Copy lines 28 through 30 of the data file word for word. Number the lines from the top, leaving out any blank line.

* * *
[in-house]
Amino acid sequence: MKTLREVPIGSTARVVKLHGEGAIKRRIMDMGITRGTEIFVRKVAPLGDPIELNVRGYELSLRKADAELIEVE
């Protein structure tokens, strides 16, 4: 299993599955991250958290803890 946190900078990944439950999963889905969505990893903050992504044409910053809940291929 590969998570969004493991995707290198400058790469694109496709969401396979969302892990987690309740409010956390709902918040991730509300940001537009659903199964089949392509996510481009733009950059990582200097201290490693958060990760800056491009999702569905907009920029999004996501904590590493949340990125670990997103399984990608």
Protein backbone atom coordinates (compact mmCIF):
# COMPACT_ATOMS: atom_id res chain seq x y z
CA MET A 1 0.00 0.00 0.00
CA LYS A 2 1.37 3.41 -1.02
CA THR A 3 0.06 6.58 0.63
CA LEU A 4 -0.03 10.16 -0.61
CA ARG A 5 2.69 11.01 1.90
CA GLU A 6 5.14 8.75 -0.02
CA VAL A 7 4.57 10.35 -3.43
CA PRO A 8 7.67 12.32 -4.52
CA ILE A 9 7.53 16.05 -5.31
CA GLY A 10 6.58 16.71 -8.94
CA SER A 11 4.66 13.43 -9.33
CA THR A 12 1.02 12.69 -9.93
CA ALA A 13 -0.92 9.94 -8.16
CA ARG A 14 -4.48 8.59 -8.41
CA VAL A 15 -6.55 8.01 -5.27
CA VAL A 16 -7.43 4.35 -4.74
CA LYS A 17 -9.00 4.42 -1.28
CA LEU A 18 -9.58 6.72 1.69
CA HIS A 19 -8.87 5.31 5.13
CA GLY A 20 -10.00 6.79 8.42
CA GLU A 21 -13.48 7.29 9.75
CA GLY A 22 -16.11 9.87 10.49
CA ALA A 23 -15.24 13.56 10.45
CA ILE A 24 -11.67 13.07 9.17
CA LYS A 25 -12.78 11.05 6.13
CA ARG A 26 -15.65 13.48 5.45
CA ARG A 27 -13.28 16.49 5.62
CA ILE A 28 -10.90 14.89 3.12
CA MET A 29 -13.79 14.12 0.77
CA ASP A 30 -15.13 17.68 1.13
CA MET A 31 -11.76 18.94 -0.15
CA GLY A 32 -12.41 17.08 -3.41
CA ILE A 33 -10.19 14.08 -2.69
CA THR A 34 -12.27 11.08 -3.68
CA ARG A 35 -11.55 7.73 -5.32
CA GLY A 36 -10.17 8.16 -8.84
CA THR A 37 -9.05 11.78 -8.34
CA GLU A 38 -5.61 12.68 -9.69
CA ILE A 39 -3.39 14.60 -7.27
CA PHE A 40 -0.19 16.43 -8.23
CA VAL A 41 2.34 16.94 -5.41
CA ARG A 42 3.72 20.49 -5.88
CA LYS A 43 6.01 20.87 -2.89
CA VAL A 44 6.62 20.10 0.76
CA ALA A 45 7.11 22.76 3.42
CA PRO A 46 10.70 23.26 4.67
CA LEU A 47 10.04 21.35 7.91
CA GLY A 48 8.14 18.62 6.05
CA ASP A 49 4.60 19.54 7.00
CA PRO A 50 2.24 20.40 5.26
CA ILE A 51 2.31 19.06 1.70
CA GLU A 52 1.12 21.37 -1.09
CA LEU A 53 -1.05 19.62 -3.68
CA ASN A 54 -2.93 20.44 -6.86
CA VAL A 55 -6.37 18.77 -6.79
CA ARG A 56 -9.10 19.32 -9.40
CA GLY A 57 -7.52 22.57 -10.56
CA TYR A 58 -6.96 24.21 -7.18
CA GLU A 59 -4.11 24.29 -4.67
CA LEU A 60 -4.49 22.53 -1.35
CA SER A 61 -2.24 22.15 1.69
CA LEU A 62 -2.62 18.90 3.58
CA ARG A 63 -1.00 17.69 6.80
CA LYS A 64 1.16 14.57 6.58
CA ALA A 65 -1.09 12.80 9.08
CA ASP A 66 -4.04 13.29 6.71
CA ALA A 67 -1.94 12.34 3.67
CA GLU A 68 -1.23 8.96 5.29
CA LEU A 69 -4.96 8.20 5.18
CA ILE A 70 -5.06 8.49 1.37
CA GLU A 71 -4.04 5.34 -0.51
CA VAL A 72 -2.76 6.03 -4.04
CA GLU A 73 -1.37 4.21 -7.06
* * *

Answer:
CA ALA A 23 -15.24 13.56 10.45
CA ILE A 24 -11.67 13.07 9.17
CA LYS A 25 -12.78 11.05 6.13